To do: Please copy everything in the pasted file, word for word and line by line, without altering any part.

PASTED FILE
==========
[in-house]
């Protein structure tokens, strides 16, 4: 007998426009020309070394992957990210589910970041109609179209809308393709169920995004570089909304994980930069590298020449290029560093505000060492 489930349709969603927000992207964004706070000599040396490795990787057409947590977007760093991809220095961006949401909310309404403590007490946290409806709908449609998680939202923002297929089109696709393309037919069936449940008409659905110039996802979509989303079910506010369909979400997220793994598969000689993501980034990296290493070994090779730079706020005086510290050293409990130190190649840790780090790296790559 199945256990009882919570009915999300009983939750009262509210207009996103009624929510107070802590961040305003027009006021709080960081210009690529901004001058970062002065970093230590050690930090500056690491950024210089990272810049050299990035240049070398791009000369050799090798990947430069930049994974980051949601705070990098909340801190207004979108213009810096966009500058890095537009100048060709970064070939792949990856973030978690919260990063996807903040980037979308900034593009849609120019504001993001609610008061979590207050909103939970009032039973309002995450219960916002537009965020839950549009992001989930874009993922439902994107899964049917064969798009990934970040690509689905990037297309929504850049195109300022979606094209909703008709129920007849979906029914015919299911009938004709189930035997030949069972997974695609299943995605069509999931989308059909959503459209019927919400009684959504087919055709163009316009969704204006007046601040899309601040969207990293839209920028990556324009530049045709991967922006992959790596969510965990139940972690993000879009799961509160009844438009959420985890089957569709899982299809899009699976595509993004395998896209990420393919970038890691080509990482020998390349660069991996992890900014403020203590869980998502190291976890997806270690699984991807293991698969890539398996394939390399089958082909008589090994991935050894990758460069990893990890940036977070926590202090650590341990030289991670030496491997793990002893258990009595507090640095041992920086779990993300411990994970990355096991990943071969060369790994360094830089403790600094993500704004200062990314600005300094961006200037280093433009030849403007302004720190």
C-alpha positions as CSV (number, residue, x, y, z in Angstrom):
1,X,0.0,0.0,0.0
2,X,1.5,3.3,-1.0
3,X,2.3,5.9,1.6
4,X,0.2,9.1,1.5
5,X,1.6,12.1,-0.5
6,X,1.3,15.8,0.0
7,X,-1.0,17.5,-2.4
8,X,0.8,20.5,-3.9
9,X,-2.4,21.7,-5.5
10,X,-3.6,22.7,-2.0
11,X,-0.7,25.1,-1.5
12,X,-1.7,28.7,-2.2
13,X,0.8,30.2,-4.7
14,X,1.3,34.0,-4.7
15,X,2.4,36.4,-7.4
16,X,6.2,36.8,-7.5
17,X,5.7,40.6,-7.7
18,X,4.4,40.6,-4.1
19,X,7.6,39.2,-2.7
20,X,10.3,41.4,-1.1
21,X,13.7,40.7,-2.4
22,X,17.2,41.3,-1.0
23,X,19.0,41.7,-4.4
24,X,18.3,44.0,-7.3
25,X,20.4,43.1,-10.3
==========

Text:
[in-house]
């Protein structure tokens, strides 16, 4: 007998426009020309070394992957990210589910970041109609179209809308393709169920995004570089909304994980930069590298020449290029560093505000060492 489930349709969603927000992207964004706070000599040396490795990787057409947590977007760093991809220095961006949401909310309404403590007490946290409806709908449609998680939202923002297929089109696709393309037919069936449940008409659905110039996802979509989303079910506010369909979400997220793994598969000689993501980034990296290493070994090779730079706020005086510290050293409990130190190649840790780090790296790559 199945256990009882919570009915999300009983939750009262509210207009996103009624929510107070802590961040305003027009006021709080960081210009690529901004001058970062002065970093230590050690930090500056690491950024210089990272810049050299990035240049070398791009000369050799090798990947430069930049994974980051949601705070990098909340801190207004979108213009810096966009500058890095537009100048060709970064070939792949990856973030978690919260990063996807903040980037979308900034593009849609120019504001993001609610008061979590207050909103939970009032039973309002995450219960916002537009965020839950549009992001989930874009993922439902994107899964049917064969798009990934970040690509689905990037297309929504850049195109300022979606094209909703008709129920007849979906029914015919299911009938004709189930035997030949069972997974695609299943995605069509999931989308059909959503459209019927919400009684959504087919055709163009316009969704204006007046601040899309601040969207990293839209920028990556324009530049045709991967922006992959790596969510965990139940972690993000879009799961509160009844438009959420985890089957569709899982299809899009699976595509993004395998896209990420393919970038890691080509990482020998390349660069991996992890900014403020203590869980998502190291976890997806270690699984991807293991698969890539398996394939390399089958082909008589090994991935050894990758460069990893990890940036977070926590202090650590341990030289991670030496491997793990002893258990009595507090640095041992920086779990993300411990994970990355096991990943071969060369790994360094830089403790600094993500704004200062990314600005300094961006200037280093433009030849403007302004720190």
C-alpha positions as CSV (number, residue, x, y, z in Angstrom):
1,X,0.0,0.0,0.0
2,X,1.5,3.3,-1.0
3,X,2.3,5.9,1.6
4,X,0.2,9.1,1.5
5,X,1.6,12.1,-0.5
6,X,1.3,15.8,0.0
7,X,-1.0,17.5,-2.4
8,X,0.8,20.5,-3.9
9,X,-2.4,21.7,-5.5
10,X,-3.6,22.7,-2.0
11,X,-0.7,25.1,-1.5
12,X,-1.7,28.7,-2.2
13,X,0.8,30.2,-4.7
14,X,1.3,34.0,-4.7
15,X,2.4,36.4,-7.4
16,X,6.2,36.8,-7.5
17,X,5.7,40.6,-7.7
18,X,4.4,40.6,-4.1
19,X,7.6,39.2,-2.7
20,X,10.3,41.4,-1.1
21,X,13.7,40.7,-2.4
22,X,17.2,41.3,-1.0
23,X,19.0,41.7,-4.4
24,X,18.3,44.0,-7.3
25,X,20.4,43.1,-10.3